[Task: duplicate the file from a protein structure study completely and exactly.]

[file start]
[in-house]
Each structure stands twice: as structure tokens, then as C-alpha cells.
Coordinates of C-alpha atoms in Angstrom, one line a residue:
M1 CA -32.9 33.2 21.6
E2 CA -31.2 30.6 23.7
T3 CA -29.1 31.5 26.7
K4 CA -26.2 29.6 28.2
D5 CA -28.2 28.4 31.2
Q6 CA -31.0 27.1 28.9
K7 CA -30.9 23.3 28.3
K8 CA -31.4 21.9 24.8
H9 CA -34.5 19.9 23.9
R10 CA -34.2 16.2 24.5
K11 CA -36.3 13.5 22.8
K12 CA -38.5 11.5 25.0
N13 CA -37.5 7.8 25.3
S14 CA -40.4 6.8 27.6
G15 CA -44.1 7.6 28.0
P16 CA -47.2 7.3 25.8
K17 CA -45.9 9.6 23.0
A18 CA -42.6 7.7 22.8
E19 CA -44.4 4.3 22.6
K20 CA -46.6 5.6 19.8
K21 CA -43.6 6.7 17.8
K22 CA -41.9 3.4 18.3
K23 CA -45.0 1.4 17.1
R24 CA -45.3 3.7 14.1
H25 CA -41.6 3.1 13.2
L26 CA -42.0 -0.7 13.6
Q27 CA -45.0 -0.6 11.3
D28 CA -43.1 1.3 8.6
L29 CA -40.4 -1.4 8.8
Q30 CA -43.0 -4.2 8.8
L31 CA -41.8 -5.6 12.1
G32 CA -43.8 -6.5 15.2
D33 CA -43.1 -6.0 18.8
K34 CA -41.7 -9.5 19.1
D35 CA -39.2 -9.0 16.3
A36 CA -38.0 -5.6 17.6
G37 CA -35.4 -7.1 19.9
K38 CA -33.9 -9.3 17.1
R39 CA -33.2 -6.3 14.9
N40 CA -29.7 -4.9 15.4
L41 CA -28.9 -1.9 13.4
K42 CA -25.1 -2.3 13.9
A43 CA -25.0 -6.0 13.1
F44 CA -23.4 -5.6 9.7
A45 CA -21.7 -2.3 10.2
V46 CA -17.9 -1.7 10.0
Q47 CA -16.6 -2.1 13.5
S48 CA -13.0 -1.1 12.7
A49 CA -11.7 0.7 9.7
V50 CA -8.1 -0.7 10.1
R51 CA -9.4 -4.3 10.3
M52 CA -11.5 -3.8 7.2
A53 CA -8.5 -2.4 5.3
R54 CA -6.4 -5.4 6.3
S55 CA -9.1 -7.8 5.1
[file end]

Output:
[in-house]
Each structure stands twice: as structure tokens, then as C-alpha cells.
Coordinates of C-alpha atoms in Angstrom, one line a residue:
M1 CA -32.9 33.2 21.6
E2 CA -31.2 30.6 23.7
T3 CA -29.1 31.5 26.7
K4 CA -26.2 29.6 28.2
D5 CA -28.2 28.4 31.2
Q6 CA -31.0 27.1 28.9
K7 CA -30.9 23.3 28.3
K8 CA -31.4 21.9 24.8
H9 CA -34.5 19.9 23.9
R10 CA -34.2 16.2 24.5
K11 CA -36.3 13.5 22.8
K12 CA -38.5 11.5 25.0
N13 CA -37.5 7.8 25.3
S14 CA -40.4 6.8 27.6
G15 CA -44.1 7.6 28.0
P16 CA -47.2 7.3 25.8
K17 CA -45.9 9.6 23.0
A18 CA -42.6 7.7 22.8
E19 CA -44.4 4.3 22.6
K20 CA -46.6 5.6 19.8
K21 CA -43.6 6.7 17.8
K22 CA -41.9 3.4 18.3
K23 CA -45.0 1.4 17.1
R24 CA -45.3 3.7 14.1
H25 CA -41.6 3.1 13.2
L26 CA -42.0 -0.7 13.6
Q27 CA -45.0 -0.6 11.3
D28 CA -43.1 1.3 8.6
L29 CA -40.4 -1.4 8.8
Q30 CA -43.0 -4.2 8.8
L31 CA -41.8 -5.6 12.1
G32 CA -43.8 -6.5 15.2
D33 CA -43.1 -6.0 18.8
K34 CA -41.7 -9.5 19.1
D35 CA -39.2 -9.0 16.3
A36 CA -38.0 -5.6 17.6
G37 CA -35.4 -7.1 19.9
K38 CA -33.9 -9.3 17.1
R39 CA -33.2 -6.3 14.9
N40 CA -29.7 -4.9 15.4
L41 CA -28.9 -1.9 13.4
K42 CA -25.1 -2.3 13.9
A43 CA -25.0 -6.0 13.1
F44 CA -23.4 -5.6 9.7
A45 CA -21.7 -2.3 10.2
V46 CA -17.9 -1.7 10.0
Q47 CA -16.6 -2.1 13.5
S48 CA -13.0 -1.1 12.7
A49 CA -11.7 0.7 9.7
V50 CA -8.1 -0.7 10.1
R51 CA -9.4 -4.3 10.3
M52 CA -11.5 -3.8 7.2
A53 CA -8.5 -2.4 5.3
R54 CA -6.4 -5.4 6.3
S55 CA -9.1 -7.8 5.1